December 24, 2013
STATE OF NEW JERSEY, Plaintiff-Respondent,
DAVID L. CARR, a/k/a CEDRIC LAWHORN, MICHAEL B. CARR, DAVID STBENARD and DAVID WOODSTON, Defendant-Appellant.
NOT FOR PUBLICATION WITHOUT THE APPROVAL OF THE APPELLATE DIVISION
Submitted June 18, 2013.
On appeal from Superior Court of New Jersey, Law Division, Gloucester County, Indictment No. 09-08-675.
Joseph E. Krakora, Public Defender, attorney for appellant (Jacqueline E. Turner, Assistant Deputy Public Defender, of counsel and on the brief).
Sean F. Dalton, Gloucester County Prosecutor, attorney for respondent (Joseph H. Enos, Jr., Assistant Prosecutor, on the brief).
Appellant filed a pro se supplemental brief.
Before Judges Fisher and Grall.
Defendant David L. Carr appeals his conviction. In the first stage of a bifurcated trial, the jury found defendant not guilty of possession of a controlled dangerous substance, N.J.S.A. 2C:35-10a(1); not guilty of possession of a controlled dangerous substance with intent to distribute, N.J.S.A. 2C:35-5(1); and not guilty of possessing a firearm while committing a drug offense, N.J.S.A. 2C:39-4.1a. In the second stage of the trial, the same jury found defendant guilty of possessing a firearm despite having a prior conviction, N.J.S.A. 2C:39-7. The court sentenced defendant to an eight-year term of imprisonment, five to be served without possibility of parole.
Other charges against defendant included in the same indictment were dismissed prior to trial. Those charges were for distribution of a controlled dangerous substance within 500 feet of public housing or a public park, N.J.S.A. 2C:35-7.1, and possession of a firearm without a purchaser identification card, N.J.S.A. 2C:39-5c(1).
The firearm at issue was an operable rifle that was found during a lawful search of an apartment in Glassboro. The apartment was leased to defendant and he resided there; his name was the only name on the lease. The rifle was found in the closet of the master bedroom, as were bullets. More bullets were found in the bureau in that bedroom. No drugs were located in the bedroom.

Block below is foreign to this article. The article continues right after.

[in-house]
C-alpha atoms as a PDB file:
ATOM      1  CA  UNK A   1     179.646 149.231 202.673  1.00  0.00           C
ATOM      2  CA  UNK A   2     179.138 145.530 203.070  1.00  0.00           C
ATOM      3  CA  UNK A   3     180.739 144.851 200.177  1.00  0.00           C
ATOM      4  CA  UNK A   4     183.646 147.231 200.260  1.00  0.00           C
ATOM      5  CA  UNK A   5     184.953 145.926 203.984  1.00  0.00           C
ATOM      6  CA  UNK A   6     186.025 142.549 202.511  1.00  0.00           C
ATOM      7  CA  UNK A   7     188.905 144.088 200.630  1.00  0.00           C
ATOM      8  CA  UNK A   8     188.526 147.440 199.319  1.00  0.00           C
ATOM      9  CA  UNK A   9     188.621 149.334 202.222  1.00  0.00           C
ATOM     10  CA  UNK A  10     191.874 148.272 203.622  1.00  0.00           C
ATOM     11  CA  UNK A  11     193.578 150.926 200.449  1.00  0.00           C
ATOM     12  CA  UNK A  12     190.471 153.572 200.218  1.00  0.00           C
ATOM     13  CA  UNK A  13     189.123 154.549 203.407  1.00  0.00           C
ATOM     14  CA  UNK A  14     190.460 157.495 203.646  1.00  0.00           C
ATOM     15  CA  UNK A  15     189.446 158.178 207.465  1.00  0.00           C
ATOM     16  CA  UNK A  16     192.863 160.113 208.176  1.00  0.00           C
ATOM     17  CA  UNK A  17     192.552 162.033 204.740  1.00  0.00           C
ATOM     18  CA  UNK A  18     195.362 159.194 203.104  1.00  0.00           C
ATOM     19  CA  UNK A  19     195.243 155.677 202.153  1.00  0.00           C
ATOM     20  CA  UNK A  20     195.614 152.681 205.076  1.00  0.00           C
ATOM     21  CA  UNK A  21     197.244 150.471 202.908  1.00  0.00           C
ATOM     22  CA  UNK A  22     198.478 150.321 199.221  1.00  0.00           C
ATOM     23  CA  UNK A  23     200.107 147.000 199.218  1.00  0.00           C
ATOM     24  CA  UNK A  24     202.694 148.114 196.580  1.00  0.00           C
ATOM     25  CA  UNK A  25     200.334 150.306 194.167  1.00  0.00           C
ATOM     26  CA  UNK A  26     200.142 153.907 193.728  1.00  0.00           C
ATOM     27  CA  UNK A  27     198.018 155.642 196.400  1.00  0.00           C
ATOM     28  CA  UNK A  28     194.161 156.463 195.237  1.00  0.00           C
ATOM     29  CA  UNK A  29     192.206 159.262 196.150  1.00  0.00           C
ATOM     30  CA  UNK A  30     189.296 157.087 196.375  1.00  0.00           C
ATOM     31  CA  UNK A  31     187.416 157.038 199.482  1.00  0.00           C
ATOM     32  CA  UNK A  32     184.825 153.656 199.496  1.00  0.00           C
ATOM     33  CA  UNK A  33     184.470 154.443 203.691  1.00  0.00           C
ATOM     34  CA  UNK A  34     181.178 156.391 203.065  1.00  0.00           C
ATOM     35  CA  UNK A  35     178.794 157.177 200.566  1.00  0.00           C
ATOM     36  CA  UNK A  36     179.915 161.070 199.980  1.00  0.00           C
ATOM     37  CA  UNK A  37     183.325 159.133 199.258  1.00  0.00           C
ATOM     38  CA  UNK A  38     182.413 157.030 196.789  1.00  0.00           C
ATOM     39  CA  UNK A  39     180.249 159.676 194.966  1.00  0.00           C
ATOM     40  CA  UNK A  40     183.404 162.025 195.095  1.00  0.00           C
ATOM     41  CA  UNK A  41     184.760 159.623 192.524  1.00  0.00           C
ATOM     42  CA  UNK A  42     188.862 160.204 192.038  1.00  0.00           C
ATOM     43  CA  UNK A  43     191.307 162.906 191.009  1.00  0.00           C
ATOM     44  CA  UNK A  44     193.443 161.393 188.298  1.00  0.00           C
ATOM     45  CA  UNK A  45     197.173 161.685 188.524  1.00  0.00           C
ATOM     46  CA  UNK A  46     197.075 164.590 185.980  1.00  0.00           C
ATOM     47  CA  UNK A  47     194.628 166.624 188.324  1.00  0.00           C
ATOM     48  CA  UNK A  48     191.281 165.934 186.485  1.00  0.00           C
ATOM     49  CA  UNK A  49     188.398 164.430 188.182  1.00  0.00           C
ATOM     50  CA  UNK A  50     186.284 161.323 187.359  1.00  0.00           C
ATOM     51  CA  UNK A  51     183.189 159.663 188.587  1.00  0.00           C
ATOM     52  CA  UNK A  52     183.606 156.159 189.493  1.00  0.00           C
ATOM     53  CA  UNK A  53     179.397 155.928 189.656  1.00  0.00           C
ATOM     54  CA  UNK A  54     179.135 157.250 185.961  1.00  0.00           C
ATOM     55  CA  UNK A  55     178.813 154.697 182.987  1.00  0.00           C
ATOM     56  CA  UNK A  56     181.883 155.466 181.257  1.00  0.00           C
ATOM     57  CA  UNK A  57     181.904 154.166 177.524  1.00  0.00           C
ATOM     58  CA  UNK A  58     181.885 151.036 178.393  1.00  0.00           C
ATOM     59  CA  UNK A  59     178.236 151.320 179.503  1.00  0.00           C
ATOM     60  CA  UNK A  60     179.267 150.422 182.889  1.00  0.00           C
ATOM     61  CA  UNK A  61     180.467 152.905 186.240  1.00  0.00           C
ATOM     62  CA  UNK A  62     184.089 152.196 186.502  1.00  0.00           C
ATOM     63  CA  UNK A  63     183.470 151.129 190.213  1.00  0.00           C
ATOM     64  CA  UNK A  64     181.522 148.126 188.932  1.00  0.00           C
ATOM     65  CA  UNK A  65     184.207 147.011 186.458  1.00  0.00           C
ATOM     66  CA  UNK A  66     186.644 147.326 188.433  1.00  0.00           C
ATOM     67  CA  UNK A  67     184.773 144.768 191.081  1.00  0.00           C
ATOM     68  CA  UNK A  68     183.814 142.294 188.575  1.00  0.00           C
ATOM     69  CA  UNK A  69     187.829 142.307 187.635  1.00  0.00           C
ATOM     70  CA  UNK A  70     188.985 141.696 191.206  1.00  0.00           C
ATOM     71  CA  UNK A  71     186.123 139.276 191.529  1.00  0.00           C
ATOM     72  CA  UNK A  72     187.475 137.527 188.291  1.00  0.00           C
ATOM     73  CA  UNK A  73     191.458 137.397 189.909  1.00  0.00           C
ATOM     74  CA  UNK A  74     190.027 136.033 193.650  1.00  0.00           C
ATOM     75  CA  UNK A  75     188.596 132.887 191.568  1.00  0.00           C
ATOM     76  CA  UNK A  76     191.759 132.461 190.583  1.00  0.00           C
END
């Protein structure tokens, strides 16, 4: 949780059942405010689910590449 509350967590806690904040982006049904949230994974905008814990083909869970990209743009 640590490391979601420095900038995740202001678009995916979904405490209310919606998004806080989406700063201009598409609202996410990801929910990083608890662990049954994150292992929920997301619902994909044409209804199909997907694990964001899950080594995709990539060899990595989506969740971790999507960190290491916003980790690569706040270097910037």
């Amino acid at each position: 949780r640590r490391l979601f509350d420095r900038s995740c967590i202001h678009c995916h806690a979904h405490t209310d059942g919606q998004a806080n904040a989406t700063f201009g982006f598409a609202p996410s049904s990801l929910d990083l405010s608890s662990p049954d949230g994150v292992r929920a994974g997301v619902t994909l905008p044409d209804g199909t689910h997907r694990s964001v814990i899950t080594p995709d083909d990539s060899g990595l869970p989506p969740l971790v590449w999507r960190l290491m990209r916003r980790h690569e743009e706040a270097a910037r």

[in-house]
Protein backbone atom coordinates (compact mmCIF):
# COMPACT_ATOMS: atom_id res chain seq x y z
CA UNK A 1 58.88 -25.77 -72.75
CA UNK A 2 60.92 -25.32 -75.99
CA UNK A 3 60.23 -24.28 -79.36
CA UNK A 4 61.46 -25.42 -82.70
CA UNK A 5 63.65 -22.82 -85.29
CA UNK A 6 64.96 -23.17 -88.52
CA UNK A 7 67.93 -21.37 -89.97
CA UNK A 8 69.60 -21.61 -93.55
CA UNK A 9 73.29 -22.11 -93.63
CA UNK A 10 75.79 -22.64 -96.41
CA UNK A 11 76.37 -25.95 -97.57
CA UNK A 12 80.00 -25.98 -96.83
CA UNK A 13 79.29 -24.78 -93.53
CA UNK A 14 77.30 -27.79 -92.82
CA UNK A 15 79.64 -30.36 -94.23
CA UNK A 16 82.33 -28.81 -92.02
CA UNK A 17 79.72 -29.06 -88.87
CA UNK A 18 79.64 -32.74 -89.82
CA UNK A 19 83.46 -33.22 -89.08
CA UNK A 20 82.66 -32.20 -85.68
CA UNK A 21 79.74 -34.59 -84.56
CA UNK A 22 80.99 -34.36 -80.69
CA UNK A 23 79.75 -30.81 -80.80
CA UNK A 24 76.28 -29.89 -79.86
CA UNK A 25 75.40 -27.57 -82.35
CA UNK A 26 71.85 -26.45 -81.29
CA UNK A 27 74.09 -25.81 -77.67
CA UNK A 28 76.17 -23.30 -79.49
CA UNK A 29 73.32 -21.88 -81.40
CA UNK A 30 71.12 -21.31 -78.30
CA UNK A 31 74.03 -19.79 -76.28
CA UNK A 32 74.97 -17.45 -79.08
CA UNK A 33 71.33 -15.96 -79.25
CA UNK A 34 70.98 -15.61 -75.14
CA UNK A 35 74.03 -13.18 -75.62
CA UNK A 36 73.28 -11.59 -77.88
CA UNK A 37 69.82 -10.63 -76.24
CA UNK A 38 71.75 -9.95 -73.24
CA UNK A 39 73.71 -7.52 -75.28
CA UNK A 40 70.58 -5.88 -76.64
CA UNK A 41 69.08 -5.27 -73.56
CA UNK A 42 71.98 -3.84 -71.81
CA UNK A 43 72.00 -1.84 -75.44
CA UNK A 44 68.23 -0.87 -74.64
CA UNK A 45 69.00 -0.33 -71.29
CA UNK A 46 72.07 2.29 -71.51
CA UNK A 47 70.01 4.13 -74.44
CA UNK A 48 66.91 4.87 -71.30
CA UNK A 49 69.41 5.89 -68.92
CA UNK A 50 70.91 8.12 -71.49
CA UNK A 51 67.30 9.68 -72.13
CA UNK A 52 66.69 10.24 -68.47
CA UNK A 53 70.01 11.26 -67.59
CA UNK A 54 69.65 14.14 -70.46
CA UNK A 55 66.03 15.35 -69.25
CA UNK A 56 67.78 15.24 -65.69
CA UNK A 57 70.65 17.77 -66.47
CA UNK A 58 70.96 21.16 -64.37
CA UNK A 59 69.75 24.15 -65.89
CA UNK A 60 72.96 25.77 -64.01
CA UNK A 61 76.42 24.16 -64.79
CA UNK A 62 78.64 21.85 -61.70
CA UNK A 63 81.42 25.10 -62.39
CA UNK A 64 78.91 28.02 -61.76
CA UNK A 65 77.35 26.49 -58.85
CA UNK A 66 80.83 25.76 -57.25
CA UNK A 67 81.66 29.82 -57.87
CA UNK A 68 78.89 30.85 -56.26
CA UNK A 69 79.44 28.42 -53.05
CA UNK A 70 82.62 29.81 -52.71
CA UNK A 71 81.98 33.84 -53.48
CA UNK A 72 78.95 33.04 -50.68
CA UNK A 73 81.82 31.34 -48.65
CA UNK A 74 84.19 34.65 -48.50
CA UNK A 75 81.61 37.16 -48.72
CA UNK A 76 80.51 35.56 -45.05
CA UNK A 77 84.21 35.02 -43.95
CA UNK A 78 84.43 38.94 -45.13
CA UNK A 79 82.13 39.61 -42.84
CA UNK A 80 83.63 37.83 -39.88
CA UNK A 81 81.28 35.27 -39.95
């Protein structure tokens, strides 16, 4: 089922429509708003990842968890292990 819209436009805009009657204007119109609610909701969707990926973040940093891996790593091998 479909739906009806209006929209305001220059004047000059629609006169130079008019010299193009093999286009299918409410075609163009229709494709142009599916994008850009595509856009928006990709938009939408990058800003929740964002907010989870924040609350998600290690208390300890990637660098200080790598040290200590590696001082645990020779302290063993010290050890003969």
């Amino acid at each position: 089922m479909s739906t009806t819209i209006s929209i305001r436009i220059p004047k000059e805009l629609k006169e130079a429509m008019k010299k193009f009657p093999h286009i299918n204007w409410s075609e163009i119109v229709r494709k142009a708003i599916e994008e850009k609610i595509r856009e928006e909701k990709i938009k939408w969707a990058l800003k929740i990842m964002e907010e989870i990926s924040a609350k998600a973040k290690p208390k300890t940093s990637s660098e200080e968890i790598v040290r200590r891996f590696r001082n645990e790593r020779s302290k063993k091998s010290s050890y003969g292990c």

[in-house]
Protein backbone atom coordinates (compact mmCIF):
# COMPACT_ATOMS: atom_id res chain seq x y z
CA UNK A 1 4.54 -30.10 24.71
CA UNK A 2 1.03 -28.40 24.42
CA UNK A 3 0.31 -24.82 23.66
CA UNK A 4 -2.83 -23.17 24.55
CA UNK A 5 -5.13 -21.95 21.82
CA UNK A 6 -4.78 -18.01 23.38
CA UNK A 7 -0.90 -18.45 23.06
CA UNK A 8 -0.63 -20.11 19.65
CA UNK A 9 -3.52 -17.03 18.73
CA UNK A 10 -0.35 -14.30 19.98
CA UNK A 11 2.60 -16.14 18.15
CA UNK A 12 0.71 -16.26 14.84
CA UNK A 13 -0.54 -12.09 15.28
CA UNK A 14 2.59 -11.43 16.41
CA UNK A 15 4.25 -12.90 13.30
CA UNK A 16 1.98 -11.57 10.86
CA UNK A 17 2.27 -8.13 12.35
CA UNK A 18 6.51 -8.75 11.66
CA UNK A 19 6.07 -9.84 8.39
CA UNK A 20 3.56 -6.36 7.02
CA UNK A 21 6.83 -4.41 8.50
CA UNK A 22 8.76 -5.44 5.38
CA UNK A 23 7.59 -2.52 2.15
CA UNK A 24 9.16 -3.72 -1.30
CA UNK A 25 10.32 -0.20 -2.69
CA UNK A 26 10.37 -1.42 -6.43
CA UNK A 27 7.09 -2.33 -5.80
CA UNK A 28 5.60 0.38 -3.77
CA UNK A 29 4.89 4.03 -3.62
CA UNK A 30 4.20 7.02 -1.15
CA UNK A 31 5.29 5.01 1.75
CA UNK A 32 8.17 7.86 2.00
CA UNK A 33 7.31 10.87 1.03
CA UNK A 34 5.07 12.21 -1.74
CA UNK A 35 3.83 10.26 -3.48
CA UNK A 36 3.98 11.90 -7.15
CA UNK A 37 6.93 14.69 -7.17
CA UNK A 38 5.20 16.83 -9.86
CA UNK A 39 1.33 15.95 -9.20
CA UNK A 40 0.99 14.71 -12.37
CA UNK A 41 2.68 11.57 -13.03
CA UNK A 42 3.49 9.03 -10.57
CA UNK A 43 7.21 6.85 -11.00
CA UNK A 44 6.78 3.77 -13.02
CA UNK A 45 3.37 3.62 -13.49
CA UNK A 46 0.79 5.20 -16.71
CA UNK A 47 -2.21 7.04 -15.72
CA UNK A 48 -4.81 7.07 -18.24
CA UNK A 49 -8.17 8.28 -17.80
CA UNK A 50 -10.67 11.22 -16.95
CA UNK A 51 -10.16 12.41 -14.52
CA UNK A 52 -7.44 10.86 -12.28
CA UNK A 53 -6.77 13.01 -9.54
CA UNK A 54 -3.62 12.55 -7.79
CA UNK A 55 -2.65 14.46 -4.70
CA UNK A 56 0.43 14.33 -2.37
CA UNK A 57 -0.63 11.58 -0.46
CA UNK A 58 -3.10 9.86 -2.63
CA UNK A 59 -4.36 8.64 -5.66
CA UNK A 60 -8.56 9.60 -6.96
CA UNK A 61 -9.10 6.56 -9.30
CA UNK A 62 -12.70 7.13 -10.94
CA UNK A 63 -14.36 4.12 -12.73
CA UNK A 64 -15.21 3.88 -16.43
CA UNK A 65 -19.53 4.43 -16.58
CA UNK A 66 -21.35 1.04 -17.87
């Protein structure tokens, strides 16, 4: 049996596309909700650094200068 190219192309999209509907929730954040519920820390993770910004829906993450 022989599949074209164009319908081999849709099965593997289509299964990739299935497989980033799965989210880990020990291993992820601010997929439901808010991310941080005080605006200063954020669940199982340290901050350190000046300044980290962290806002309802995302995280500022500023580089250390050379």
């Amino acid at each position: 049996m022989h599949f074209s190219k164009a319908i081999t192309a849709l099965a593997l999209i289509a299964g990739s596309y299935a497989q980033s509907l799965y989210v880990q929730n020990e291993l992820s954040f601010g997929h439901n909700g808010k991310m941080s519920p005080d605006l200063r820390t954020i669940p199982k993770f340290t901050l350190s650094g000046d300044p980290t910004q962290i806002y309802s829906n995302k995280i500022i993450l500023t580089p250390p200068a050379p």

Defendant was not home when the apartment was searched. When the police entered, there were three adults in the apartment. They were in the bathroom, where drugs were being flushed down the toilet.
At the outset of the second stage of the trial, the defense stipulated that defendant had a conviction for a predicate offense. The prosecution and defense waived argument, and the judge directed that the jurors were required to "consider anew the evidence previously submitted on possession of a weapon." The judge then instructed the jury on the elements of the crime. With respect to possession, the judge directed:
To possess an item under the law, one must have a knowing, intentional control of that item, accompanied by a knowledge of its character; so, a person who possesses a firearm must know or be aware that he possesses it, and he must know what is that he possesses or controls; that is, that it is a firearm.
And, I have given you the instruction on possession twice. We've had some questions on it, and you have a copy of that with you; and I'll give you a copy of this instruction. Does anyone wish me to re-read the possession instruction? I don't see any takers on that either.
On appeal, defendant's attorney raises these issues:
I. THE DEFENDANT'S TRUNCATED TRIAL, DURING WHICH THE DEFENSE COUNSEL MADE NO ARGUMENT IN SUPPORT OF ACQUITTAL, THE PROSECUTOR DID NOT GIVE AN OPENING, AND THE JUDGE FAILED TO CHARGE THE JURY ON THE ONLY CONTESTED ISSUE OF POSSESSION, RESULTED IN A VIRTUAL GUILTY PLEA AND VIOLATED HIS RIGHTS TO EFFECTIVE ASSISTANCE OF COUNSEL, A FAIR TRIAL AND DUE PROCESS. U.S. Const. [Amends.] VI, XIV; N.J. Const. Art. I, para. 10. (Not Raised Below).
A. The Trial Attorney's Performance was So Inadequate as to Amount to Ineffective Assistance of Counsel.
B. The Prosecutor Violated the Mandatory Court Rule Which Requires the Giving of an Opening Statement.
C. The Trial Judge's Failure to Define "Constructive Possession" in a Case Where Defendant's Alleged Constructive Possession of the Rifle Was the Only Issue in Dispute Deprived the Defendant of a Fair Trial.
In his pro se supplemental brief, defendant argues that the Double Jeopardy Clause of the Fifth Amendment barred his trial on the charge of possessing a firearm in violation of N.J.S.A. 2C:39-7 because the State dismissed the charge of possession of a firearm without a purchaser's identification card and the jury acquitted him of possessing a firearm in the course of committing a drug offense. He also contended that there was an inconsistency in the jury's verdicts on the two firearms charges presented to them
Following our general practice of preserving claims of ineffective assistance of counsel for disposition on a proper petition for post-conviction relief we decline to consider the claims based on counsel's performance State v Preciose 129 N.J. 451 476-78 (1992) Given the acquittals the jury returned after the first stage of the proceeding trial counsel may have had a tactical reason for refraining from presenting any argument and that is a matter that cannot be resolved on the trial record
We have considered the record in light of the remaining issues raised by appellate counsel and by defendant Based on that review we have concluded that defendant's arguments lack sufficient merit to warrant discussion in a written opinion R 2:11-3(e)(2)